PARIS, France — “We’re a brand for the people,” said James Jebbia. The press-shy mastermind behind the streetwear label Supreme was sitting at a desk inside his spacious office on the 2nd floor of the company’s headquarters on Wooster Street in New York’s Soho as jazz quietly played in the background (a reminder that “A Love Supreme,” the brand’s first skate video, released in 1995, paid homage to the John Coltrane album of the same name). Flanked by colourful doodles by his two children, which he had taped to the wall, and a large framed piece by the graffiti artist Kaws, Jebbia was expressing his annoyance with online grumblings over the coming opening of a new Supreme boutique in Paris. “It’s funny, we get a lot of people bent out of shape who say, ‘Oh, these guys are going to fall off now that they’re opening in Paris.’ I’m not really concerned if people have this purist view of the New York Supreme thing,” he said, referring to the brand’s much-vaunted reputation as a consulate of downtown cool ever since it opened its doors in 1994 in a storefront on Lafayette Street. “If they think opening our shop in Paris is going to harm our brand, then we can’t really be that strong of a brand.”

Jebbia, a retail renegade who spent time at Stüssy and Parachute before building a scrappy skateboard lifestyle empire whose cultural capital now rivals that of any French luxury label, has never been content to rest on his laurels. Supreme’s new Paris store — a 1,100-square-foot space in the heart of the city’s Marais neighbourhood, which will showcase art installations by Mark Gonzales and the collage artist Weirdo Dave — is the 10th outpost in a retail network that now spans North America, Asia and Europe. (With the exception of Dover Street Market’s New York and Tokyo stores, the company does not wholesale). But global expansion poses something of an existential question for Supreme: how can the label continue to scale without watering down its homegrown cult appeal?

“I think a lot of people still want us to be this exclusive, precious brand, but we’re not at all,” Jebbia said. “It’s much more complex than that.” He has a calm, below-the-radar demeanour that’s reinforced by a soft English accent. (Having grown up primarily in Sussex, England, he moved to New York City “around ‘83, ‘84.”) Occasionally, there is an impassioned earnestness to his tone which suggests that even after two-plus decades in the game he still feels like something of a dark horse.

Of course, a powerful mix of exclusivity (the original flagship was once a clubhouse for underground artists like Harmony Korine and members of the influential graffiti crew Irak) and preciousness (Kermit the Frog starred in one of the brand’s advertising campaigns) is part of why metal police barricades are routinely required to fence in the frenzied customers who camp outside Supreme’s stores for each new product drop. “People think whatever we do, it sells out. But it’s not like that,” said Jebbia. “We can’t explain it, other than we have some really cool shit.”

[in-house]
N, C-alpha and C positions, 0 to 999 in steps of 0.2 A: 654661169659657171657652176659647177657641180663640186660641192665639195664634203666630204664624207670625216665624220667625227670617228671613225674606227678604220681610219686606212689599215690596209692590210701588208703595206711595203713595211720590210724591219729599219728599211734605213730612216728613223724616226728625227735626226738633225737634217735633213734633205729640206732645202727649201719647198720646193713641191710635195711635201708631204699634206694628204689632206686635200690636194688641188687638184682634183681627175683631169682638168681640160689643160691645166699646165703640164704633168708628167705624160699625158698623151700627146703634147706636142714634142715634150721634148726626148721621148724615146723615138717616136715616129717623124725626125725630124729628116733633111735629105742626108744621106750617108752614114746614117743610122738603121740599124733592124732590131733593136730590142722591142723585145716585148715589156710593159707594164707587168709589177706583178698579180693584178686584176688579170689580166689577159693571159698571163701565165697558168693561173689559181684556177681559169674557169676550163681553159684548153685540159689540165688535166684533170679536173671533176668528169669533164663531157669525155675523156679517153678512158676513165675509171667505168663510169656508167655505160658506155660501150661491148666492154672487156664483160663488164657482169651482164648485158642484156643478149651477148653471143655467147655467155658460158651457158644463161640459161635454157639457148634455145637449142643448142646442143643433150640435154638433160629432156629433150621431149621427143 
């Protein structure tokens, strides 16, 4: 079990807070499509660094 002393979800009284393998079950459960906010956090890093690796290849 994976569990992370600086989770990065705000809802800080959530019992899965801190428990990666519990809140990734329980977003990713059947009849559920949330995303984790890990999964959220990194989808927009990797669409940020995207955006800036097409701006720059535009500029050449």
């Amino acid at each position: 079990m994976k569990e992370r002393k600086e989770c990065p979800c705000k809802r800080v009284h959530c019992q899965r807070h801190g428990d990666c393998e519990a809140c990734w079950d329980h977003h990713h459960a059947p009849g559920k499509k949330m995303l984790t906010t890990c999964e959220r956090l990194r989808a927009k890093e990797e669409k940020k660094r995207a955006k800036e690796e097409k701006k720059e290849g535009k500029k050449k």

Tyshawn Jones, Sage Elsesser and Ben Kadow at Place De La République | Photo: Todd JordanTyshawn Jones, Sage Elsesser and Ben Kadow at Place de la République in Paris | Photo: Todd Jordan

Supreme’s success is also linked to a muscular branding strategy grounded in a puritanical sense of hometown pride. Over the years, the store has sold skateboard decks featuring the work of New York art stars like Jeff Koons and Nate Lowman, low-fi skate videos directed by downtown filmmakers like William Strobeck and coveted t-shirts, hooded sweatshirts and flat-brimmed caps that reference city landmarks like the Apollo Theater or its iconic skyline. And despite the images of Rihanna, Kanye and Bieber wearing Supreme that circulate online, it’s a host of more rarefied New Yorkers, everyone from young painter Lucien Smith and veteran style writer Glenn O’Brien to Chloë Sevigny and Lou Reed, who have best served as brand ambassadors.

As the company’s business grew, some expected Supreme’s original Lafayette Street store to spawn boutiques in neighbouring hipster enclaves like the Lower East Side or the new retail playpens of Brooklyn. But the plan “was never to open six shops in New York,” Jebbia said. Instead, he steered the brand away from its home turf. In 1999, the company partnered with Ken Omura, a Japanese friend of Jebbia’s, to open its first international store in the Daikanyama neighbourhood of Tokyo, catering to the brand’s rapidly-growing Japanese fan base. Supreme now has five other retail stores in the region — in the Harajuku and Shibuya sections of Tokyo, as well as in Osaka, Fukuoka and Nagoya — which also compete with an underground economy of Japanese resellers who run emporiums full of painstakingly steam-pressed vintage Supreme pieces encased in plastic bags. The company’s Los Angeles outpost on North Fairfax Avenue, which houses a proper skate bowl, opened in 2004. And, in 2011, the store on Peter Street in London’s Soho became the brand’s first European flagship.

Yeah, we’re a New York brand, but we’re a world brand now, too. It’s no different than Levi’s being from San Francisco.

Finding success outside New York proved that the label’s homespun magnetism had legs far beyond what the insular world of Lafayette Street skaters initially appeared to suggest. “Yeah, we’re a New York brand, but we’re a world brand now, too,” Jebbia said. “It’s no different than Levi’s being from San Francisco. People might think there are a lot of brands in the world like ours, but there aren’t.”

Rather than your typical by-the-numbers retail rollout, Jebbia approaches expansion more like a touring rock star who knowingly alters each night’s set list to cater to the ear of a city. “I’ve seen a lot of brands fail because they went, ‘Hey, look, we’re from New York, and that’s what we’re all about.’ But wherever you go, people are proud of where they are,” he said. “So even though we’re from New York, what we do is a mindset: it’s got to work in Japan, in Los Angeles, London, wherever.”